Count on Hawaii — tied for No. 1 as the the state with the highest percentage of renewable energy — to deliver yet another blow to B.C.’s lofty liquefied natural gas (LNG) ambitions.
On July 15, the state’s public utilities commission recently shot down a proposed $4.3 billion takeover of the Hawaiian Electric Companies (which provide 95 per cent of the state’s electricity) by Florida-based NextEra Energy in a 265 page ruling.
NextEra, the largest provider of the wind power in the U.S., was positioned to play a key role in financing the importing of 800,000 metric tons per year of LNG from FortisBC’s Tilbury LNG storage facility in Delta for use in an upgraded power plant on the west coast of Oahu.
The deal, struck in May between a Fortis subsidiary and the Hawaiian Electric Company, would have lasted for 20 years beginning in 2021. The LNG would have been exported by WesPac Midstream via its proposed terminal on the Fraser River.
The Site C dam, advanced as the province’s showcase clean energy project by the B.C. government, will cause significant environmental damage without any significant climate benefit, according to a new report from the University of British Columbia.
Authored by Rick Hendriks from Camerado Energy Consulting, the report found Site C, a BC Hydro megadam proposed for the Peace River near Fort St. John, will not provide energy at a lower greenhouse gas (GHG) emission rate than other alternative energy projects.
“The government stated that the unprecedented level of significant adverse environmental effects from Site C are justifiable, in part, because the project delivers energy and capacity at lower GHG emissions than the available alternatives,” Hendriks, an energy consultant with more than 20 years experience analyzing large-scale hydropower projects, said.
“Our analysis indicates this is not the case.”
Comparing BC Hydro’s own data on Site C and alternative energy scenarios, the report found the megadam provides no substantial benefit over other renewable sources like wind and solar.
This is the second of a four-part series on B.C.’s climate action plan. Part One addresses B.C.’s GHG reduction targets. Part Two addresses how that plan is at risk of being co-opted by Big Oil. Part Three takes a closer look at the B.C. Climate Leadership Team’s recommendations for the carbon tax. And Part Four focuses on how the oil and gas industry stands to profit from that advisory team’s proposed climate action plan.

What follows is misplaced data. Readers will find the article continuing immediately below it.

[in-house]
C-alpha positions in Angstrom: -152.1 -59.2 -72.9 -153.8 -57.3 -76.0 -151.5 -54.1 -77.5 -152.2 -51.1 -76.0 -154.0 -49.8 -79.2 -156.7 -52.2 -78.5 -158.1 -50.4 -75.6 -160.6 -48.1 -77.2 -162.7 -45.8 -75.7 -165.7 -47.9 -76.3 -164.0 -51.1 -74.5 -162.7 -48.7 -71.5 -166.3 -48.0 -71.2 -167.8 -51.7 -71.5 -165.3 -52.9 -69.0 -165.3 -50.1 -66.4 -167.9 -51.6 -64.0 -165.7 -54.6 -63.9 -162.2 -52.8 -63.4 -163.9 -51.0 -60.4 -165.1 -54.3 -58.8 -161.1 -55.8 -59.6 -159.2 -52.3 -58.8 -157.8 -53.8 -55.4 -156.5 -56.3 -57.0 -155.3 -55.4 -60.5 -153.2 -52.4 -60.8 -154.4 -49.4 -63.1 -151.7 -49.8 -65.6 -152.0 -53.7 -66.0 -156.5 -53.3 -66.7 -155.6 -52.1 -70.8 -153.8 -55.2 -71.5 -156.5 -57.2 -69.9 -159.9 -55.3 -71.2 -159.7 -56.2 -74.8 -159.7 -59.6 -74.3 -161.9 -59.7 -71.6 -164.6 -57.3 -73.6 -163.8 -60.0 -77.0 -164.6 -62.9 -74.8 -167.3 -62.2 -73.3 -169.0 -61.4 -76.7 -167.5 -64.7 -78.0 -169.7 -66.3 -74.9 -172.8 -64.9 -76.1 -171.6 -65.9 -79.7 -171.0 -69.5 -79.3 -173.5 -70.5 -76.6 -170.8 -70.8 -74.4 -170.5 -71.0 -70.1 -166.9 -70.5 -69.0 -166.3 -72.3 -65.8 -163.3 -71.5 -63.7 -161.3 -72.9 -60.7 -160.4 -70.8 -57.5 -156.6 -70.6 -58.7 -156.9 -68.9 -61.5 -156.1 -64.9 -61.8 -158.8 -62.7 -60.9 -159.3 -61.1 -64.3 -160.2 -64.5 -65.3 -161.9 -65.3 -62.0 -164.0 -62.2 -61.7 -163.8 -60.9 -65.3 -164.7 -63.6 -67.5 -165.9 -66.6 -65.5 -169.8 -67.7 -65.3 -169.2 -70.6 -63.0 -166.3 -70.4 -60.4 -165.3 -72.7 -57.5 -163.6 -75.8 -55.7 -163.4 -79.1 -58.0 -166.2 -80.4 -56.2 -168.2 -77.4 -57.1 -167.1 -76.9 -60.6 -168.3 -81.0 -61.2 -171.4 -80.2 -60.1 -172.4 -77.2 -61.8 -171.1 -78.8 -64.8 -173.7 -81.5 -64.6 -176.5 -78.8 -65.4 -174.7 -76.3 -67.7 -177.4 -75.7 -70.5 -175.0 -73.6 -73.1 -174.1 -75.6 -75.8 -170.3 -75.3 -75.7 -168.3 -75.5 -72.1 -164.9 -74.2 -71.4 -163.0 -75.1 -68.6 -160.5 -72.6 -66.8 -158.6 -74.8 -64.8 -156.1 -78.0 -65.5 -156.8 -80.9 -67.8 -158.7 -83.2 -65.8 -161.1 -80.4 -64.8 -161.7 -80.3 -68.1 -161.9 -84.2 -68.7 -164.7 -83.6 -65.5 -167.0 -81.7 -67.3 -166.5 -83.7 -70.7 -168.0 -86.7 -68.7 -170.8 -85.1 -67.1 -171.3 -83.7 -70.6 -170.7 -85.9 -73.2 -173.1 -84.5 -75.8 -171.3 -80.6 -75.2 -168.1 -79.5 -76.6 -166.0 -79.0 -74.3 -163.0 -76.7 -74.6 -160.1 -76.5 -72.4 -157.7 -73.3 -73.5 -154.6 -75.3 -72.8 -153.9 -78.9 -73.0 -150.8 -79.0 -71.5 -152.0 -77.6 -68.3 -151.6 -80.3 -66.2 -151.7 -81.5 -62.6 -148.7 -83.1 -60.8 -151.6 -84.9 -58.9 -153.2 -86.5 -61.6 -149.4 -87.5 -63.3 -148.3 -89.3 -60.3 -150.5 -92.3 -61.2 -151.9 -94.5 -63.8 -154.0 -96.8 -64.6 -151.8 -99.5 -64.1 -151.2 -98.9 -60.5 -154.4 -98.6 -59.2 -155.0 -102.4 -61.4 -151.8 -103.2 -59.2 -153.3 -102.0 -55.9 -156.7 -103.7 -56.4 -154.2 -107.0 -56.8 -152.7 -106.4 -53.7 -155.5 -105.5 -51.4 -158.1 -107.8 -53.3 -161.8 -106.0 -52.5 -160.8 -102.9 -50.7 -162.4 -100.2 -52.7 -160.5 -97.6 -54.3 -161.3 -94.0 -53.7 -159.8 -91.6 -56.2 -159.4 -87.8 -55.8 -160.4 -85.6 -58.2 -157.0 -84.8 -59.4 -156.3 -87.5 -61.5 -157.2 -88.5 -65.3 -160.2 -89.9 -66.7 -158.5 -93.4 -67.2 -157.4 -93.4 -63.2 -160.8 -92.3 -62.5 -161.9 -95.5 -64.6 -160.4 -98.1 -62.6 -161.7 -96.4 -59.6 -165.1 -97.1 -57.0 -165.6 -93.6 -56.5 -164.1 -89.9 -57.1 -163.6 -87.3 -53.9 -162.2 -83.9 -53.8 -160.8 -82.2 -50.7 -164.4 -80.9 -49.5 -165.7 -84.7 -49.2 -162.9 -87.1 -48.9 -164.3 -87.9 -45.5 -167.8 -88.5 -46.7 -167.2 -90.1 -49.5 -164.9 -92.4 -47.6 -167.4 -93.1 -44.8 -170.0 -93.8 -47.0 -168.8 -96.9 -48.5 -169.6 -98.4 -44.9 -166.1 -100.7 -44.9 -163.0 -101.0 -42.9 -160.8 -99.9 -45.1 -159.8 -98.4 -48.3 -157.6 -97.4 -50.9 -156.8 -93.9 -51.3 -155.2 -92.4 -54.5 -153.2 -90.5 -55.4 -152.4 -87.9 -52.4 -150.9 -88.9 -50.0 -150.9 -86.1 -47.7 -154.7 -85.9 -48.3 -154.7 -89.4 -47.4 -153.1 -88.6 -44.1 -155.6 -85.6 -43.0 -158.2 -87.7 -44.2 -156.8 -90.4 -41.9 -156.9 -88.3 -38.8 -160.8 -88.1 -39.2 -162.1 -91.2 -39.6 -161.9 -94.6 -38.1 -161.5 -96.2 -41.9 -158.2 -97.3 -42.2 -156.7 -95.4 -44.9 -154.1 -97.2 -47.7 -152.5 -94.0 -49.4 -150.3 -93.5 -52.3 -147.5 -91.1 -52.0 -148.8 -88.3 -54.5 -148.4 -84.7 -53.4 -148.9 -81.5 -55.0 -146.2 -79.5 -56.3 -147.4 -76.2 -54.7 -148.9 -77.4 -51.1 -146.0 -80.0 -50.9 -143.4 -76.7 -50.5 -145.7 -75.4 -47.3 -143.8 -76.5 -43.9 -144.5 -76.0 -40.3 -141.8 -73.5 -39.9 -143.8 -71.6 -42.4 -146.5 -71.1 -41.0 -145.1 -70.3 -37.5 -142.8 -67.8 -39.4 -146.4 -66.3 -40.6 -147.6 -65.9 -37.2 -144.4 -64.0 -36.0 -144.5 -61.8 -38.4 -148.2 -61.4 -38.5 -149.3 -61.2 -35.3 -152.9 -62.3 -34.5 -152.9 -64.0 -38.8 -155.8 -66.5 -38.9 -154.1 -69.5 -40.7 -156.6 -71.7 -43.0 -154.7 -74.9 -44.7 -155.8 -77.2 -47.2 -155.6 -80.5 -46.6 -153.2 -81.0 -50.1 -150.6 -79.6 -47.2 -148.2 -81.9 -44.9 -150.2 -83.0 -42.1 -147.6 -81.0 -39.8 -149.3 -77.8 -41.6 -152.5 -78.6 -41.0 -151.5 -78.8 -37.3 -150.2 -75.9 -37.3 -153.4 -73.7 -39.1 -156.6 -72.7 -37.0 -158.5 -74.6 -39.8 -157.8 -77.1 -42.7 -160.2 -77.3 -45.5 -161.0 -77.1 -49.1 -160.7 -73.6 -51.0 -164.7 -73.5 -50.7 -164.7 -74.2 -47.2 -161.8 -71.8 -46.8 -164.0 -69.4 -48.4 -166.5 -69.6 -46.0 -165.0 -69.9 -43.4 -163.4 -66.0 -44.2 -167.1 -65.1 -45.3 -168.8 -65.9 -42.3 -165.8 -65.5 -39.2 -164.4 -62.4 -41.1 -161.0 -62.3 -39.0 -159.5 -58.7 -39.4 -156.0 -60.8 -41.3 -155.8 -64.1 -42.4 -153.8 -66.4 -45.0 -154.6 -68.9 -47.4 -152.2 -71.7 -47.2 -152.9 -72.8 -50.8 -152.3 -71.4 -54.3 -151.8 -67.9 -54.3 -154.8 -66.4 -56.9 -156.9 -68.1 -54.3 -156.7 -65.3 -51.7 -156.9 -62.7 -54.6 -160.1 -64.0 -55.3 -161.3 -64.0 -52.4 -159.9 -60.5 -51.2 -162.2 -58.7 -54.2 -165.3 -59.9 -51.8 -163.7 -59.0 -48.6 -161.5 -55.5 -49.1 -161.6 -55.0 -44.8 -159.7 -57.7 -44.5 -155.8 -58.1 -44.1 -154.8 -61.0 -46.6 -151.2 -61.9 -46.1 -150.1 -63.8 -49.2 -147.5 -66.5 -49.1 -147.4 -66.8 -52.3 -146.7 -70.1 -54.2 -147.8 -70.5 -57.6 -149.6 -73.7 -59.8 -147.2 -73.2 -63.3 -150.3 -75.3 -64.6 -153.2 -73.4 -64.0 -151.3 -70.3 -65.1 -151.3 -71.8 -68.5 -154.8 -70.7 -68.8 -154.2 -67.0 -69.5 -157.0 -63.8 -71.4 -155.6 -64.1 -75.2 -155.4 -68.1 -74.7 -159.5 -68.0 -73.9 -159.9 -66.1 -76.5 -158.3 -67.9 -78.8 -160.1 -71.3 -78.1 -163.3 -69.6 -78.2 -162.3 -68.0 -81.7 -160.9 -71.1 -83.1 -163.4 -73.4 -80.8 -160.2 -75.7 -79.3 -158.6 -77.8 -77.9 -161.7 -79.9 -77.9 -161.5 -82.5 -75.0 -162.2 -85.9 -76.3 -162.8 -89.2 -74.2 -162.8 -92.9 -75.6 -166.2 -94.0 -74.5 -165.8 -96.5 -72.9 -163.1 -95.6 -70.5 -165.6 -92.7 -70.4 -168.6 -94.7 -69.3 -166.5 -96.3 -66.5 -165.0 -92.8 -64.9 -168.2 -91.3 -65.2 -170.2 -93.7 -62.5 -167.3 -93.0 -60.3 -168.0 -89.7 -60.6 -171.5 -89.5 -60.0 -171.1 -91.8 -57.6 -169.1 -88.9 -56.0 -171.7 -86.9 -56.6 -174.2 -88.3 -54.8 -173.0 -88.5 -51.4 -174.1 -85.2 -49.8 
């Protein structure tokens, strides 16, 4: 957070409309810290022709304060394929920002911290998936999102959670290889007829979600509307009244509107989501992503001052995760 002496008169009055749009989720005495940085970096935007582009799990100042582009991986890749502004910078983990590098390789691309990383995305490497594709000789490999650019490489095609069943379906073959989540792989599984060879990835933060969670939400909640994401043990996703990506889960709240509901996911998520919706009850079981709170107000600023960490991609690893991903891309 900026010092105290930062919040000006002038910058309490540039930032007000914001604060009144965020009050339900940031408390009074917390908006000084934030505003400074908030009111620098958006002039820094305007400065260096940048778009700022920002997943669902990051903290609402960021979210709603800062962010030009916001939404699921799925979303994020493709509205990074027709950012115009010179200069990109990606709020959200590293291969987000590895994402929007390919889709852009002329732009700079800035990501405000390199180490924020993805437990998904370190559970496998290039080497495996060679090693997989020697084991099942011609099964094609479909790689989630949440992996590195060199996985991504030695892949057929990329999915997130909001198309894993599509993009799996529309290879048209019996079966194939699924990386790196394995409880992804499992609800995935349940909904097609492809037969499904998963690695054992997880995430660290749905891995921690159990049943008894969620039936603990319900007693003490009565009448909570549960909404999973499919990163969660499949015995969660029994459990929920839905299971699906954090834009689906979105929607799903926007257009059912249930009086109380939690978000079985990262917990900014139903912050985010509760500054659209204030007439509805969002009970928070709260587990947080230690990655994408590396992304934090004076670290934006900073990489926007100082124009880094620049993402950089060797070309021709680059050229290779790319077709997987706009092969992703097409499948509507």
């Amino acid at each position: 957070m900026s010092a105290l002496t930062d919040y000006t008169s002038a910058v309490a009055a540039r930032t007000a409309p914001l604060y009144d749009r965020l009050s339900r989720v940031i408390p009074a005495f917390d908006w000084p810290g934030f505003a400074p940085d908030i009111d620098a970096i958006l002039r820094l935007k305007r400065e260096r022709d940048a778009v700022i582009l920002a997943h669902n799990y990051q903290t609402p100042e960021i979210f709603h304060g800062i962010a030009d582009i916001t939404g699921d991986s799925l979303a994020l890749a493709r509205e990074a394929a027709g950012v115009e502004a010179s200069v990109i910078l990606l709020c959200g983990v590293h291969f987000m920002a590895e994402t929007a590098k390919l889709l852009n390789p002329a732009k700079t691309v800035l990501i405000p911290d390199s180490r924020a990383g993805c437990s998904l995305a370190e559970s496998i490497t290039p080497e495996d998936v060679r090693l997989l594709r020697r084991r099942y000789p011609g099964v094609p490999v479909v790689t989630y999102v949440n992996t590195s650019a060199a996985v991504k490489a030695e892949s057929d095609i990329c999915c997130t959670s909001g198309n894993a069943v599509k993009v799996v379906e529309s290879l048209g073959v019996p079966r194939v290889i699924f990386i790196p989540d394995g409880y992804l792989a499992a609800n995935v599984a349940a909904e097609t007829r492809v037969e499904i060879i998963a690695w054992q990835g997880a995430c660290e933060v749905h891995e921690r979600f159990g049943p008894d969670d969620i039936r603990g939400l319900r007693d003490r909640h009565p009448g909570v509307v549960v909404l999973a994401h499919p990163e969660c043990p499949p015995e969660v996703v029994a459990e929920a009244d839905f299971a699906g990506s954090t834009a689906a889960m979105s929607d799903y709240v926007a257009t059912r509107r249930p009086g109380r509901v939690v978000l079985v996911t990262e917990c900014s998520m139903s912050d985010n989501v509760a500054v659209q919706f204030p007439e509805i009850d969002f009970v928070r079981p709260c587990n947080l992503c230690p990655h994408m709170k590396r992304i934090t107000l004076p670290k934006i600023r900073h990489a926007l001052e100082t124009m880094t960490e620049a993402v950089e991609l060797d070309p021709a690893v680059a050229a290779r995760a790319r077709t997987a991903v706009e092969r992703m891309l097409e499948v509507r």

In accepting its mission as defined by the government, the Climate Leadership Team (CLT) also implicitly accepted the government’s plan for increased emissions from LNG and from other carbon-intensive development.
As laudable as the CLT’s climate action plan is in most respects, it is wrongly predicated on accommodating the oil industry’s vision for increased fossil fuel extraction.
Which is to say, it is innately co-opted by its mandate, which is wedded to the acceptance of an overriding economic plan for carbon-fueled growth.
That is not to suggest that all, or even a majority, of the CLT members support that economic vision. Far from it.
After decades of insufficient or insincere attempts to address emissions from Canada’s fastest growing source of climate pollution, a new government-sponsored oilsands advisory group may help resolve political gridlock surrounding the nation’s most contentious natural resource by bringing together industry, environmental and indigenous stakeholders.
The Oil Sands Advisory Group (OSAG) is tasked with helping the province implement a new emissions cap for the oilsands that limits greenhouse gas output to 100 megatonnes per year and will also advise on reducing the overall environmental impacts of production, according to a government statement released Wednesday.
According to Tzeporah Berman, the group's co-chair and a well-known environmentalist, the composition of the advisory group represents a notable shift in the political landscape.
“Let's be clear: under previous governments environmental leaders had very little access and were outright ridiculed by many ministers and departments,” Berman told DeSmog Canada. “First Nations leaders were simply shut out. Climate change was denied.”
People have harnessed energy from moving water for thousands of years.
Greeks used various types of water wheels to grind grain in mills more than 2,000 years ago.
In the late 1800s, people figured out how to harness the power to produce electricity.
Throughout the 20th century and into the 21st, hydropower has expanded, producing about 17 per cent of the world’s electricity by 2014 and about 85 per cent of renewable energy — and it shows no signs of slowing.
According to the online magazine WaterWorld, “An expected 3,700 major dams may more than double the total electricity capacity of hydropower to 1,700 GW within the next two decades,” — including in my home province of B.C., where the government has started a third dam on the Peace River at Site C.
“Hydropower is the most important and widely used renewable source of energy,” the U.S. Geological Survey says.
But how “green” is hydropower and how viable is it in a warming world with increasing water fluctuations and shortages? To some extent, it depends on the type of facility.